Post # 8
Sorry you’re having to make a tough decision. One of our bunnies is a rescue rabbit and has dental issues. Be aware that, depending on the specific nature of the problem, once you start with dental work it can be a continuous cycle. Over the years ours have had a number of ops for various reasons and thankfully have been fine with the anaesthetic. If the Practice is used to dealing with rabbits or other ‘exotic’ pets then you have the best chance.
Post # 9
Overgrown teeth can be a serious problem, if your vet says he need sugery I would believe them. I would get the surgery and afterwards make sure to provide some wooden and cardboard things for him to chew on. Lots of hay will help wear down his teeth too.
Post # 10
@ZebraPrintMe: Personally, I would go through with the surgery. His teeth getting worse, cutting into his mouth, and not allowing him to eat sounds like he’ll suffer…a lot. That also sounds like it would lead to a long, painful death because he would eventually starve to death.
I understand your concerns about bun being put under, but I would address the problem before it gets more costly or past the point of medical help.
Post # 11
Should have added – the other posters are right, this isn’t going to get better by itself so if you leave it you have a potentially even tougher decision on your hands. Wish there was a free healthcare system for small furries! Really hoping things work out for you and that little Fudge can go back to a carefree life of binkying bliss!
Post # 12
I have had rabbits and guinea pigs in the past, with many vet visits. As couple of other people have mentioned, I would say the decision should be based on how much you trust your vet. Does he deal with rabbits a lot? Does he do rabbit surgery a lot? I had an amazing pet guinea pig with a tumor that I took to 3 different vets before I found one that I felt comfortable with doing the surgery. And my piggy lived a long happy life after that!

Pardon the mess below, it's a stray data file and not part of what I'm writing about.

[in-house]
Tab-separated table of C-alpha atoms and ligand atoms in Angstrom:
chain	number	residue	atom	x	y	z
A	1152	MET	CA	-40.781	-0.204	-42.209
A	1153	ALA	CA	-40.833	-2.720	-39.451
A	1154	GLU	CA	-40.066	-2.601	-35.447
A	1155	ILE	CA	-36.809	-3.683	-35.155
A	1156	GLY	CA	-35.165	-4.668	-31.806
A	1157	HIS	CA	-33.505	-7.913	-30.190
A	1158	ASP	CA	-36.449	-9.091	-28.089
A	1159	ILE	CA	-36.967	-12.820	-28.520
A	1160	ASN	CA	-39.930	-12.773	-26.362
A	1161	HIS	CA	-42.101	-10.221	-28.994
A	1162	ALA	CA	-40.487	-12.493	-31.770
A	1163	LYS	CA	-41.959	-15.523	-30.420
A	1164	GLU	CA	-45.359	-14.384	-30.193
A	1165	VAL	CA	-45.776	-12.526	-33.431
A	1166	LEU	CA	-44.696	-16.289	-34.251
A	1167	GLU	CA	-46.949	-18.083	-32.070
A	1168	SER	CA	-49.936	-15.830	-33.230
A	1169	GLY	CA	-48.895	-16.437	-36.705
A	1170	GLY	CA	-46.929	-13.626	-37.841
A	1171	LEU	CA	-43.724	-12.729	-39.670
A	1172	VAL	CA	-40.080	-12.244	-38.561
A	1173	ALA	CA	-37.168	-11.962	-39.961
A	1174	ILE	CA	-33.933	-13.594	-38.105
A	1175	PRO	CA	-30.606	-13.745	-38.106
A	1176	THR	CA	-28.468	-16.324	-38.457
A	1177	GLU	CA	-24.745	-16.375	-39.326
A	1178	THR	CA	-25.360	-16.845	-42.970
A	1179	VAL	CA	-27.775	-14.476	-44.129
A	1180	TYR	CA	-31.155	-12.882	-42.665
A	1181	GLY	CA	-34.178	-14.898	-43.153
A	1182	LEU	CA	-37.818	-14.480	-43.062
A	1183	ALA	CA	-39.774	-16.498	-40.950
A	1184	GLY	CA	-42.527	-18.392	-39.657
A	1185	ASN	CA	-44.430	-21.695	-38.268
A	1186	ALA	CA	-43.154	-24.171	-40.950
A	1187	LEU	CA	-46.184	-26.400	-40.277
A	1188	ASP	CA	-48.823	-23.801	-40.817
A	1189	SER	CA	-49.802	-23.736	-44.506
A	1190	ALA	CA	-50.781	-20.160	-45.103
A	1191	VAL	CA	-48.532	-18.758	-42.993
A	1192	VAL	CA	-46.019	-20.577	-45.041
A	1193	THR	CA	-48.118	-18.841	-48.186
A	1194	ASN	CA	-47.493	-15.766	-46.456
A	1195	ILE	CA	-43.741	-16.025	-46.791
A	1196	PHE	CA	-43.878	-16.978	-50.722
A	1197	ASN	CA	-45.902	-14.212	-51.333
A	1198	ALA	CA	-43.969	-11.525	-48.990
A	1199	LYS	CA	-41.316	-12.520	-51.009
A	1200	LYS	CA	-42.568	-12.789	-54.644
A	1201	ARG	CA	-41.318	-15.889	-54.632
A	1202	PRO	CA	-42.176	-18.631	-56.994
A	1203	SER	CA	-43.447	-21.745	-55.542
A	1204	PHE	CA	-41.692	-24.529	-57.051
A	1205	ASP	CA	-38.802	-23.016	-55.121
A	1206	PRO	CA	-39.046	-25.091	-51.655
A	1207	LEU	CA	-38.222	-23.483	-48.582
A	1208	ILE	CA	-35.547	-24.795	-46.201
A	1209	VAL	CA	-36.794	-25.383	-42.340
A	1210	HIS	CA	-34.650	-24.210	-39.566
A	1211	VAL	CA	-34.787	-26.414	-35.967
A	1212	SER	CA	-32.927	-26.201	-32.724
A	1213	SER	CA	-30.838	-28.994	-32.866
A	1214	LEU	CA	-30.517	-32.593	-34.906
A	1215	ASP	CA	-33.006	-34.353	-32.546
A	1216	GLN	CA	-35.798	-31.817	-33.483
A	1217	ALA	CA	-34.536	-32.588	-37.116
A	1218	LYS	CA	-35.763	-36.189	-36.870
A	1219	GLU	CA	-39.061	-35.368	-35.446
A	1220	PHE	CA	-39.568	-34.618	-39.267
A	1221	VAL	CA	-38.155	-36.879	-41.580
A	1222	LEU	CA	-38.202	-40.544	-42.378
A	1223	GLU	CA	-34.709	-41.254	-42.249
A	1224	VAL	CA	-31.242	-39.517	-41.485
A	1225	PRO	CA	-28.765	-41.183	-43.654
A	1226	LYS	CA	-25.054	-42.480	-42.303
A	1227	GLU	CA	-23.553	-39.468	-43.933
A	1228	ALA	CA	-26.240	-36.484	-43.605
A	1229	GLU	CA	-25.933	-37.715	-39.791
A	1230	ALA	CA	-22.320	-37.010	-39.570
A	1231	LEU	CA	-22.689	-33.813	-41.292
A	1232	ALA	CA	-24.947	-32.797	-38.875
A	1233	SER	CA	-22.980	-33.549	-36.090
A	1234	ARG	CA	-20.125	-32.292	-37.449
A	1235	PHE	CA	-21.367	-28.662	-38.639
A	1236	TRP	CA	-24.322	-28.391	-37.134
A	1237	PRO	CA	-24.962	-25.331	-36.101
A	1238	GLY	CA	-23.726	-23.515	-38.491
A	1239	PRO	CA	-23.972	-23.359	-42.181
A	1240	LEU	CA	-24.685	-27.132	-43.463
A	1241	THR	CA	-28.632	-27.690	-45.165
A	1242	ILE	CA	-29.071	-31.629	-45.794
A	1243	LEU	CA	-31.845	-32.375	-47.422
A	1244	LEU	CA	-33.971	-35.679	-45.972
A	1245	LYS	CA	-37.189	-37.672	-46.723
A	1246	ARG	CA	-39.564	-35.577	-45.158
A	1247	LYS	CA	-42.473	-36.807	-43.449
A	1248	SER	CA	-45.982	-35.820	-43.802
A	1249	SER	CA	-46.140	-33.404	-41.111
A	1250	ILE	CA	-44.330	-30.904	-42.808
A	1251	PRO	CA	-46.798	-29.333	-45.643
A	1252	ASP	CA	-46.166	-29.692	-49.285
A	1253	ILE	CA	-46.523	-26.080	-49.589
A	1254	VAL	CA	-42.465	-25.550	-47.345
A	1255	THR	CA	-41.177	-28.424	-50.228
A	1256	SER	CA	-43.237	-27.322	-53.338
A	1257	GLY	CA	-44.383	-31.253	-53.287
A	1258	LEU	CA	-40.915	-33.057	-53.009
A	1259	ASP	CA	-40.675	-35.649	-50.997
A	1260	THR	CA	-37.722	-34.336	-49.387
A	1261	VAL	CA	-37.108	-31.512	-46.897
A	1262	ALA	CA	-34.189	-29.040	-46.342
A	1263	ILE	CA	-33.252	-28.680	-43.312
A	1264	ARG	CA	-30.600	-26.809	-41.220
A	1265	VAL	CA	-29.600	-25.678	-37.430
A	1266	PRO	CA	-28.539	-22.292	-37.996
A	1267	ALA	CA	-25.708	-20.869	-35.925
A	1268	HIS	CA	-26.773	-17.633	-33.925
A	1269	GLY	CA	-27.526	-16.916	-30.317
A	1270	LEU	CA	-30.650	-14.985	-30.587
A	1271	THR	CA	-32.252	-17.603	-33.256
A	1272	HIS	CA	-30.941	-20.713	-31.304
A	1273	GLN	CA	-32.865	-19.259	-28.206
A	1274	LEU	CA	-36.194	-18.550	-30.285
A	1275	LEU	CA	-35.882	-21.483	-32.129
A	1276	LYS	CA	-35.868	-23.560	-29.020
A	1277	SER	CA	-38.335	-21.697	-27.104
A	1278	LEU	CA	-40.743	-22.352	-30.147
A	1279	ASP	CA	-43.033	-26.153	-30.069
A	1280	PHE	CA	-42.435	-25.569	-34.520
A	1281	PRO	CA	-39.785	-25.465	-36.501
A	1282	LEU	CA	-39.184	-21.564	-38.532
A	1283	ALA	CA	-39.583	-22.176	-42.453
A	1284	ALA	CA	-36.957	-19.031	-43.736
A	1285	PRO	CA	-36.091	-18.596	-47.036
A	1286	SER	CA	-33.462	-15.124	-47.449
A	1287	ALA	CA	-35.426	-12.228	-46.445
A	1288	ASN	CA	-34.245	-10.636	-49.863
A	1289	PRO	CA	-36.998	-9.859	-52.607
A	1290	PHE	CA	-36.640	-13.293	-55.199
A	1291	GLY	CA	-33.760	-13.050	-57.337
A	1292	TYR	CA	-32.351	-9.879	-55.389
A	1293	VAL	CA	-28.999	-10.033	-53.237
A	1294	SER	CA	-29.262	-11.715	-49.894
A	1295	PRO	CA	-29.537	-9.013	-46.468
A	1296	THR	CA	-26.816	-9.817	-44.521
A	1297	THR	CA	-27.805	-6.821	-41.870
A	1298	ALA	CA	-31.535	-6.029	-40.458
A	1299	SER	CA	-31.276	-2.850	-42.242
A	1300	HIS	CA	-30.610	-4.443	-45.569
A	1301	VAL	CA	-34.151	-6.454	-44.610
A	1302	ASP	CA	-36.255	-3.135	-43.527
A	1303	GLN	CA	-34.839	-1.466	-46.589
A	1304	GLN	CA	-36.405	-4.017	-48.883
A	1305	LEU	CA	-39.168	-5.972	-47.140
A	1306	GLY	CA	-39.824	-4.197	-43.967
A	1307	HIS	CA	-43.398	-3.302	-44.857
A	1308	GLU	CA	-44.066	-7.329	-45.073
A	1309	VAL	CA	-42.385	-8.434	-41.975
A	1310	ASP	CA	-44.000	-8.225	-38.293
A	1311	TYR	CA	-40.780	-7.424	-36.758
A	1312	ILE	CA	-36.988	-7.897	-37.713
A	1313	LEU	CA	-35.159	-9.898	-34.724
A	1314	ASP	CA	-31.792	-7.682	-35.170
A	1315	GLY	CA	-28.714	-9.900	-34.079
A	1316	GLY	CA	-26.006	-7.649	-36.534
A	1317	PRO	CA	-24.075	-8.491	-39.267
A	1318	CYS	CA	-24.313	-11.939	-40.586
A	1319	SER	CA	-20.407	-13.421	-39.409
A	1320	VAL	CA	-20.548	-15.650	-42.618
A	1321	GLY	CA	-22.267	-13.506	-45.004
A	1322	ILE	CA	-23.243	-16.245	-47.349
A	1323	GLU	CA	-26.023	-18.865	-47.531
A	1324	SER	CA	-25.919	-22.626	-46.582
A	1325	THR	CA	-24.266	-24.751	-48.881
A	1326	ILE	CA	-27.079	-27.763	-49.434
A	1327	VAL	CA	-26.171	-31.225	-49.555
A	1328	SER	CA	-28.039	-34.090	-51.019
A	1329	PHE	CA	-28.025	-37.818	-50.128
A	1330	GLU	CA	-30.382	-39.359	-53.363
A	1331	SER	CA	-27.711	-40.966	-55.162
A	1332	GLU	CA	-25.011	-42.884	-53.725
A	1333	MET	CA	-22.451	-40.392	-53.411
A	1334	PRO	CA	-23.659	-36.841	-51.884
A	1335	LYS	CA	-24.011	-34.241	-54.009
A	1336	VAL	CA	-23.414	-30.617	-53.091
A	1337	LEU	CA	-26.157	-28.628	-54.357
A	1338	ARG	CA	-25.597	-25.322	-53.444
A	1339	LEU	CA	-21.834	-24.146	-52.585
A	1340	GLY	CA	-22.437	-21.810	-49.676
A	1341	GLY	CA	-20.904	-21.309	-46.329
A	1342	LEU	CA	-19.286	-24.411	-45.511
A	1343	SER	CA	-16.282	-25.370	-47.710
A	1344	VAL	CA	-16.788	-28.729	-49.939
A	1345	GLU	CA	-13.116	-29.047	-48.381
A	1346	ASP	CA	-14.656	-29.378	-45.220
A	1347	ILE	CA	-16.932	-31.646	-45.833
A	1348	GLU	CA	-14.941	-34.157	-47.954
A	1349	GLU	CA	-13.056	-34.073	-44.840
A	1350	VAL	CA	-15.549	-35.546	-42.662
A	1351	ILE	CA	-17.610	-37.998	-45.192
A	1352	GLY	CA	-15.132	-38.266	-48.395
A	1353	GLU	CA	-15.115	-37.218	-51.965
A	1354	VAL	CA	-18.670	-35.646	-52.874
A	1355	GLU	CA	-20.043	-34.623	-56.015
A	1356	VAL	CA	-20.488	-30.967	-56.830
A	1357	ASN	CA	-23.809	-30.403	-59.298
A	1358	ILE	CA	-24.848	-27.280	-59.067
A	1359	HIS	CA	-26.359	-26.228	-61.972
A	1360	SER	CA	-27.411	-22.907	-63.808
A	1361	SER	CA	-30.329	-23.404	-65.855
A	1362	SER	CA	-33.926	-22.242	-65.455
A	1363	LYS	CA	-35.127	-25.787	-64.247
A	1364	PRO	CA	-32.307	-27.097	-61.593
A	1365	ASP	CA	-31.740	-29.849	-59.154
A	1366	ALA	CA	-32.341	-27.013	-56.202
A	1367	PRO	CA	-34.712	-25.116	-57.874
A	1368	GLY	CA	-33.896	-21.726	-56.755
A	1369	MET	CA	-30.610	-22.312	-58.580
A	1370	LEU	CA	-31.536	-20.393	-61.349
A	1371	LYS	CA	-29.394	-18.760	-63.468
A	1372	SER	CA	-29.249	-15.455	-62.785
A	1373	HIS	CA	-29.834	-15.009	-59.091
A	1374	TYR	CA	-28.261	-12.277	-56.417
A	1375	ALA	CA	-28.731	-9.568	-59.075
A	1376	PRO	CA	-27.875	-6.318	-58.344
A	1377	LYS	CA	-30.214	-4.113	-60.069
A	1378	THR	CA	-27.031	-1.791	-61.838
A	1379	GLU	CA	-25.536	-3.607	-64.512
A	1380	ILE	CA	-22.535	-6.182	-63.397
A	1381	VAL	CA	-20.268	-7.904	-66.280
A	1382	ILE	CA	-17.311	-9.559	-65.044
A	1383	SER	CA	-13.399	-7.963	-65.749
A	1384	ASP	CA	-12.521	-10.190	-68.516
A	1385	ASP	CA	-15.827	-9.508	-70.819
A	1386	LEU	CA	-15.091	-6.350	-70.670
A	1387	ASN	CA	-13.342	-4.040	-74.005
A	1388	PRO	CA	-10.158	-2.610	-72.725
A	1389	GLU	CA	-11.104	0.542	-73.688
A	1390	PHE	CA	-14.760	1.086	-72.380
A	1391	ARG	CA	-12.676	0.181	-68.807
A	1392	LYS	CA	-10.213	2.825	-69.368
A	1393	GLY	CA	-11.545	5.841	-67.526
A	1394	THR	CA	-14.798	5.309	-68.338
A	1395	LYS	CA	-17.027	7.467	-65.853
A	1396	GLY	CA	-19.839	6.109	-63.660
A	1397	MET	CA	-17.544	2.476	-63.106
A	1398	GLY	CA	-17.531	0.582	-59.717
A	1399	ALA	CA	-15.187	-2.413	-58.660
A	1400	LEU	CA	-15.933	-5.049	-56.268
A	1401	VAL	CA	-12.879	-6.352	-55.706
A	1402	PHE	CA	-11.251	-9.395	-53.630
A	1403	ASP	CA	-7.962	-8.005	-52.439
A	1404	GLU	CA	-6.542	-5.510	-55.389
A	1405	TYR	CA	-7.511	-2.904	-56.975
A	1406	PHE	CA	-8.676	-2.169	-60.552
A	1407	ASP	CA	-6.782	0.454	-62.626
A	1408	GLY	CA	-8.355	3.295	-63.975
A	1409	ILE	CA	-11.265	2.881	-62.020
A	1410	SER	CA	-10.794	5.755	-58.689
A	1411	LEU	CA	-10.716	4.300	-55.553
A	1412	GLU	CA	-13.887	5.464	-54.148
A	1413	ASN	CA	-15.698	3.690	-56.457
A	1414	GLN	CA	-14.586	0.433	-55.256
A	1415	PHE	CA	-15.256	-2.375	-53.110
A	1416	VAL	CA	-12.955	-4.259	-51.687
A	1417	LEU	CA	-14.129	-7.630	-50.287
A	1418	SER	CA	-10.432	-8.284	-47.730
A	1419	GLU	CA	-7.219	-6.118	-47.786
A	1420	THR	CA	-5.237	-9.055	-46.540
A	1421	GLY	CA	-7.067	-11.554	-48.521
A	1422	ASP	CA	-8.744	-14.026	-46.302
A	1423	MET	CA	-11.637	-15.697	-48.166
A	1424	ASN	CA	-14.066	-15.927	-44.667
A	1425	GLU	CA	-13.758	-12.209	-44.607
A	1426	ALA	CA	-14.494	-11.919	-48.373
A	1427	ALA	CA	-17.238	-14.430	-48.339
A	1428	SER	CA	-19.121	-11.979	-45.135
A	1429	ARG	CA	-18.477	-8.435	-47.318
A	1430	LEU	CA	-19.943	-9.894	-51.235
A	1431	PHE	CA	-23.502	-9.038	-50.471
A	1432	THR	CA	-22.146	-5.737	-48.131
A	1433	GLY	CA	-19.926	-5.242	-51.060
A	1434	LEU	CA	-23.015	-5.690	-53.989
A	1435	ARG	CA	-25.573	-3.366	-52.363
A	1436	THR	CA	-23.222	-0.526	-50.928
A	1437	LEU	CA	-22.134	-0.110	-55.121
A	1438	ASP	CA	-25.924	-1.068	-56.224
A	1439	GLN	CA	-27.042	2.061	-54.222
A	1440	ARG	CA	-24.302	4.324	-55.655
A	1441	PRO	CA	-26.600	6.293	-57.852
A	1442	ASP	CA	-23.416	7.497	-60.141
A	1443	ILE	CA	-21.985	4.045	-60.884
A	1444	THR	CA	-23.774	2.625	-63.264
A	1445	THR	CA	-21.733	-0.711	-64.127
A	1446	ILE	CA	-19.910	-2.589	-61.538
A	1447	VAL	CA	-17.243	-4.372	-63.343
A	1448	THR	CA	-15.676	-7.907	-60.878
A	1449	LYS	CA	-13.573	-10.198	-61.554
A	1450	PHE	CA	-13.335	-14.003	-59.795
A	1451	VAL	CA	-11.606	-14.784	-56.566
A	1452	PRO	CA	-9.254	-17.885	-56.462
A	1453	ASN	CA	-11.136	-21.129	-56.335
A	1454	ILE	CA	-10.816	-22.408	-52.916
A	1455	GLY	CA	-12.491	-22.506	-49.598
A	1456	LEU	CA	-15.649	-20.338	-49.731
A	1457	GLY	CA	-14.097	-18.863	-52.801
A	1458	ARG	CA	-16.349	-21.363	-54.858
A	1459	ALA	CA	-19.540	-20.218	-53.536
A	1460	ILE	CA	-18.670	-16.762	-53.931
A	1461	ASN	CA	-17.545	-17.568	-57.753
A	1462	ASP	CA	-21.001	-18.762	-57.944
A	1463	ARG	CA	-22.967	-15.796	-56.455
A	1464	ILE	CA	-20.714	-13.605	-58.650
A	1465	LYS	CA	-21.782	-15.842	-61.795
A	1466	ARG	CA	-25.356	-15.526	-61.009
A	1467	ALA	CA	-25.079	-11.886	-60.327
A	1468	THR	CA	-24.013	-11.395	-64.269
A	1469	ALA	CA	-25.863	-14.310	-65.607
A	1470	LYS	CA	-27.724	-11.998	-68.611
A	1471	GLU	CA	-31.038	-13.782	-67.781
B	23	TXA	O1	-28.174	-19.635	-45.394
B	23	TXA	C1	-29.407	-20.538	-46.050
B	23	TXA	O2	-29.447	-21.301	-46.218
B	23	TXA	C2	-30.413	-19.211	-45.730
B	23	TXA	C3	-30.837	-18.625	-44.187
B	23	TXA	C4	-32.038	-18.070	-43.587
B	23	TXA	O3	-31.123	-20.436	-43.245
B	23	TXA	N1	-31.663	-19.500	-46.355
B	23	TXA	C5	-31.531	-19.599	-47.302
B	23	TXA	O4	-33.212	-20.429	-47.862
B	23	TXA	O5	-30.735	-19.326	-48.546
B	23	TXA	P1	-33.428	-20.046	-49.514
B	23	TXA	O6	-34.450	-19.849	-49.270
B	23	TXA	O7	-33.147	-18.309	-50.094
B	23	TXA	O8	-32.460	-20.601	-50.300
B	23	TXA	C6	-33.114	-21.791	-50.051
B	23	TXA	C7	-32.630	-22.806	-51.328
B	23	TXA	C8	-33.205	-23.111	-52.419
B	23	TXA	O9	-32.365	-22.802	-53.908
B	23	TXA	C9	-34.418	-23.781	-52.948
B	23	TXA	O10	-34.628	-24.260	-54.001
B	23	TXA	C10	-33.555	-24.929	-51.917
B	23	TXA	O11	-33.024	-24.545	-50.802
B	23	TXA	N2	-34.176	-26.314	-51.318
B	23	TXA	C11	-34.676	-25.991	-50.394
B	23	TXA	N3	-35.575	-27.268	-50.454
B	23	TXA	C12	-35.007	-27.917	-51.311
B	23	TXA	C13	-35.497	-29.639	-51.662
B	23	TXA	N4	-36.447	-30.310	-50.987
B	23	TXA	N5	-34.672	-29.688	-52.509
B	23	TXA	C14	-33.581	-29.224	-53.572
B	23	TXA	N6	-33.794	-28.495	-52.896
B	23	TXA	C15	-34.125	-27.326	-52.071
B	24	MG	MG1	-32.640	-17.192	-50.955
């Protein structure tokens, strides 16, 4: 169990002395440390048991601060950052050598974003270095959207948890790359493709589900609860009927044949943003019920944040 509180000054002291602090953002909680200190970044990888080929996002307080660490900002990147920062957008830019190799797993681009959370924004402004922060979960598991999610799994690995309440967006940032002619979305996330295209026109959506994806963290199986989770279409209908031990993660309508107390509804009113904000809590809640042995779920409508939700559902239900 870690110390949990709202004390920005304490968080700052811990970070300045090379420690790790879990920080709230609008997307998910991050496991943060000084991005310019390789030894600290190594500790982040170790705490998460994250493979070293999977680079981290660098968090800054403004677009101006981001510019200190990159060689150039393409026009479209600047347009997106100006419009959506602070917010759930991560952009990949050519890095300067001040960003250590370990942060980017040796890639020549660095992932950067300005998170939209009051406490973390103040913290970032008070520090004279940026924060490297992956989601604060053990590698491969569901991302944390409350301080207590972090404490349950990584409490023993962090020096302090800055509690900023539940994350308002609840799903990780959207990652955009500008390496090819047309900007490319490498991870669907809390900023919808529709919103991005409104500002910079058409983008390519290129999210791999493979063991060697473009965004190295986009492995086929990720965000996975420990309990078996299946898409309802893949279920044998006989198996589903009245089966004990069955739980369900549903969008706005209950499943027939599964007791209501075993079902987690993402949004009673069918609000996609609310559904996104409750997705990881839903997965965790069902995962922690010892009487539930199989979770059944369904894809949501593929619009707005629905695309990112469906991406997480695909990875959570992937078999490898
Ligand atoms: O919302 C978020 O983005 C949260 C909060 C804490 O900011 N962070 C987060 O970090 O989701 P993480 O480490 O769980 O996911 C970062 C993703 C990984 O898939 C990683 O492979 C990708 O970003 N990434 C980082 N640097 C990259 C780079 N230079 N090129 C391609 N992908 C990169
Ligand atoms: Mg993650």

Also, as a side note I worked in a vet clinic for a while (dogs and cats only though) and they had a bit of a tendency to “overtreat”. They wanted to make sure they did everything they could, but I did feel sometimes that an animal would come in with a stomach ache and leave with 20 tests and a prescription and a follow up appointment. Of course I think that comes from loving animals too much! But after that experience I tend to do A LOT of research before I commit to any treatments.
Post # 13
My sweet bun had overgrown teeth as well. I didn’t realize it until it started causing him eye problems. If you are worried about the money then get a second opinion, but speaking from personal experience I can say that having the surgery did greatly improve things for my little hopper. Going forward make sure you give him TONS of timothy hay for chewing to ensure tht his teeth do not overgrow again.
Post # 14
If you trust your vet, I’d do the surgery. It sounds like he could suffer a lot if you continue to let his teeth get overgrown. Otherwise, I’d get a second opinion, and if another vet tells you the same thing, you’ll have your answer.
Post # 15
Update: We called the vet and told them that we would struggle to pay for it, and that we were worried about putting him under. They’ve told us that for just £18 they can burr his teeth down. It won’t control his root growth but it will free up his mouth so he doesn’t struggle to eat. That way he won’t starve, he’ll be able to eat better than before, and we don’t bankrupt ourselves.
Of course it’s not a permanent solution, but we asked the vet and they’ve said that this will control the issue, and they can provide painkillers if it starts to hurt him. But with his age, we don’t feel it’s worth it to risk putting him under and possibly losing him when he could have a couple more years of happiness and we can control the problem.
I know it’s not a decision most will agree with, but we just dont want to risk it. I’d rather have a while longer with my happy bunny than risk losing him.
Post # 16
@ZebraPrintMe: I think you’ve made a good choice. I’ve never owned rabbits but I know they’re not the easiest pets to take care for. 🙂 In the meantime maybe you want to check around and see if you can find a veterinarian that specializes in rabbits for the future. 🙂